On the Senate floor, Democrats are debating Republicans on health care. Behind the scenes, they’re debating each other.
Those closed-door discussions may be less predictable — and more consequential — as majority Democrats struggle to settle controversies within the party that are standing in the way of passage of President Barack Obama’s sweeping health care overhaul. The most contentious of these is a proposal for the government to sell insurance in competition with private companies, an approach supported by liberals but opposed by most Democratic moderates and conservatives.
Democrats were engaged in urgent talks to settle the government insurance plan issue.
“Our caucus is now in the process of negotiating with ourselves because we need all 60 of us to get this done,” moderate Sen. Mary Landrieu, D-La., said after emerging from one meeting. Senate procedures require 60 votes to overcome Republican delaying tactics designed to kill the bill.
Senate Majority Leader Harry Reid, D-Nev., controls precisely 60 votes, including two independents, but Landrieu and several other centrists are uneasy about the government insurance option in the bill, even though it would be open to a relatively small number of people — mostly the uninsured and small businesses — and Reid included a provision that would allow states to opt out of it.
Sen. Tom Carper, D-Del., along with Sens. Mark Begich of Alaska and Mark Warner of Va., are taking the lead in crafting a compromise. The idea remains a work in progress, but the three presented the outlines Thursday evening in a private meeting with about a half-dozen other moderates.
As described by Carper and Begich to reporters, the compromise would put a nonprofit insurance option in place only in states that didn’t meet certain criteria for affordability and access. Instead of being controlled by the government, the plan could be run by a nonprofit board, and any initial government startup money would be repaid.
Among those in the meeting was Sen. Joe Lieberman, a Connecticut independent, who has said he would filibuster the bill if a government option was included. He left the meeting early and said his position hadn’t altered.
“Generally speaking, I didn’t hear anything that changes my mind,” Lieberman said.
Others were more optimistic.
“I’ve still got some concerns, but I am certainly pleased and proud that people are willing to work on it,” said Sen. Blanche Lincoln, D-Ark., who faces a difficult re-election next year.
“I think that what’s being attempted here is perhaps an alternative to a public option,” said Sen. Ben Nelson, D-Neb. “If that were to be developed, then perhaps Senator Lieberman’s objections would be satisfied.”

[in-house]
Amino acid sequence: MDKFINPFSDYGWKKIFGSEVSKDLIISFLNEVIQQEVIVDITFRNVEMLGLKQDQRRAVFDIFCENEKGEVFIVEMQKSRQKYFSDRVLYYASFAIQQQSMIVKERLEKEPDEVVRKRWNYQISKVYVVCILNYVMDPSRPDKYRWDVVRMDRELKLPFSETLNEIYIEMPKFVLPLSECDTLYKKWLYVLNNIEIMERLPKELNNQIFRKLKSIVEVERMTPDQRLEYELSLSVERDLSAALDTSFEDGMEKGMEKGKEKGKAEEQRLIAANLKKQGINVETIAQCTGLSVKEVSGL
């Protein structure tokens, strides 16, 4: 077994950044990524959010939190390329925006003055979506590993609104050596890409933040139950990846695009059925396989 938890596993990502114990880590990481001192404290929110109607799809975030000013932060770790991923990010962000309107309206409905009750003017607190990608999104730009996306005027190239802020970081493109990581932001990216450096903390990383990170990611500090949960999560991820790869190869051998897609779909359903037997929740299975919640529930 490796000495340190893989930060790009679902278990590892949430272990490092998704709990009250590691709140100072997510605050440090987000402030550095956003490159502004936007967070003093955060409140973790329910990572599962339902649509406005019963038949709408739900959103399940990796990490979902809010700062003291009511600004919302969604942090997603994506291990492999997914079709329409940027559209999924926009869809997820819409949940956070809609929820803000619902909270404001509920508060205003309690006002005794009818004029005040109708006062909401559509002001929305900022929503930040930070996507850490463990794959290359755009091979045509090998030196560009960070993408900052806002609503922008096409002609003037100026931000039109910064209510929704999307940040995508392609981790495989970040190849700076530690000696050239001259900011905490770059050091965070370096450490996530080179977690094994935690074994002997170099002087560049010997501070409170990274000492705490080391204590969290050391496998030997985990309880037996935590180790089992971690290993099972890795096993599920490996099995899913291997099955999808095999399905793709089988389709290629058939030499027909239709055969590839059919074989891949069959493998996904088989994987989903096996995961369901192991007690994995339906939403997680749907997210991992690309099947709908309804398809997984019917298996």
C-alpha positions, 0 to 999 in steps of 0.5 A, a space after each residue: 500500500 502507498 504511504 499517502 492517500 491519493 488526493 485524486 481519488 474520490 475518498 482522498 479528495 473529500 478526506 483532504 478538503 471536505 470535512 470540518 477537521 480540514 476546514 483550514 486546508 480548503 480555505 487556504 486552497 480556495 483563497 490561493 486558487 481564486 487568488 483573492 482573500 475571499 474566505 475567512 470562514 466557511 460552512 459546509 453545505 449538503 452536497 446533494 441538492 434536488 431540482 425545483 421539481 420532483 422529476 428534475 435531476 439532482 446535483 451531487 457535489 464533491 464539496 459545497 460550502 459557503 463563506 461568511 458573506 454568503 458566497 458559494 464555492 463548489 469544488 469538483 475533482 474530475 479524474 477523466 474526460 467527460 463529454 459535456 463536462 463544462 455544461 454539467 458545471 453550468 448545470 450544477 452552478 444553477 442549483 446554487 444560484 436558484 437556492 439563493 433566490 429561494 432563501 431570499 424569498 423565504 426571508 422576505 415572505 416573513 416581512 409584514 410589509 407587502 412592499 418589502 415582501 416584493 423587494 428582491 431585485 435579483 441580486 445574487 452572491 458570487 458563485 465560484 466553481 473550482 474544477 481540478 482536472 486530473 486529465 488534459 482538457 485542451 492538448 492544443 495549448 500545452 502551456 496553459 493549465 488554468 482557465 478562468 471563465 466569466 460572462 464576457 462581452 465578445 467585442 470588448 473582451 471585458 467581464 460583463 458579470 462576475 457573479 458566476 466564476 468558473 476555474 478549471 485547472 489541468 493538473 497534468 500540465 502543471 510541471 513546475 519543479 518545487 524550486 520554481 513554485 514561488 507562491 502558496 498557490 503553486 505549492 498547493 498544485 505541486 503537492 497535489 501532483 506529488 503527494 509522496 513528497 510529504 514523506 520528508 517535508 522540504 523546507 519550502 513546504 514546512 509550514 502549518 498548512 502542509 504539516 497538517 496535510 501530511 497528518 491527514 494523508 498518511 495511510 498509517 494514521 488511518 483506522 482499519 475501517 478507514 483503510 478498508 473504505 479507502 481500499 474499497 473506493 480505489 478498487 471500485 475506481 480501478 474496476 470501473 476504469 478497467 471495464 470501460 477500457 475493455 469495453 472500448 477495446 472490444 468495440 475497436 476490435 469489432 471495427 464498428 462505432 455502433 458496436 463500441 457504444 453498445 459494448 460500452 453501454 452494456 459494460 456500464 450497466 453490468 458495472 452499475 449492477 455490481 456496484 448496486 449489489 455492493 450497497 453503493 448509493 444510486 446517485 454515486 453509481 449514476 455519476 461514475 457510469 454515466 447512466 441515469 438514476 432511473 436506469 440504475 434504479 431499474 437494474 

After their meeting, some of the centrists met with Sen. Chuck Schumer, D-N.Y., and other liberals who support a government option.
Democrats also face a clash over abortion as Nelson plans to offer an amendment with strict abortion restrictions that liberals say they can’t accept.
Nelson’s amendment probably will fail when it comes up early next week, but he has vowed to oppose the overall bill if his abortion language isn’t included. If Nelson follows through on that threat, Democrats would need all their other 59 caucus members plus one Republican to secure final passage — making the need for a broadly acceptable compromise on the government insurance plan even more urgent.
Overall, the $1 trillion, 10-year legislation would require most Americans to purchase insurance and provide federal subsidies to lower and middle-income individuals and families to defray the cost. Insurance industry practices such as denying coverage on the basis of pre-existing medical conditions would be barred.
Freshman Democrats including Warner, Begich and Sen. Mark Udall, D-Colo., were making plans to leave their stamp on the bill with a package of amendments designed to enact tougher cost controls on the medical system. The measures would require Medicare to enact more pay-for-performance instead of pay-for-service measures and broaden the scope of a new independent Medicare cost-cutting board, among other things, according to an outline obtained by The Associated Press.
In floor action Thursday, the bid by the bill’s critics to reverse cuts to Medicare failed 58-42.
Associated Press writers David Espo and Ricardo Alonso-Zaldivar contributed to this report.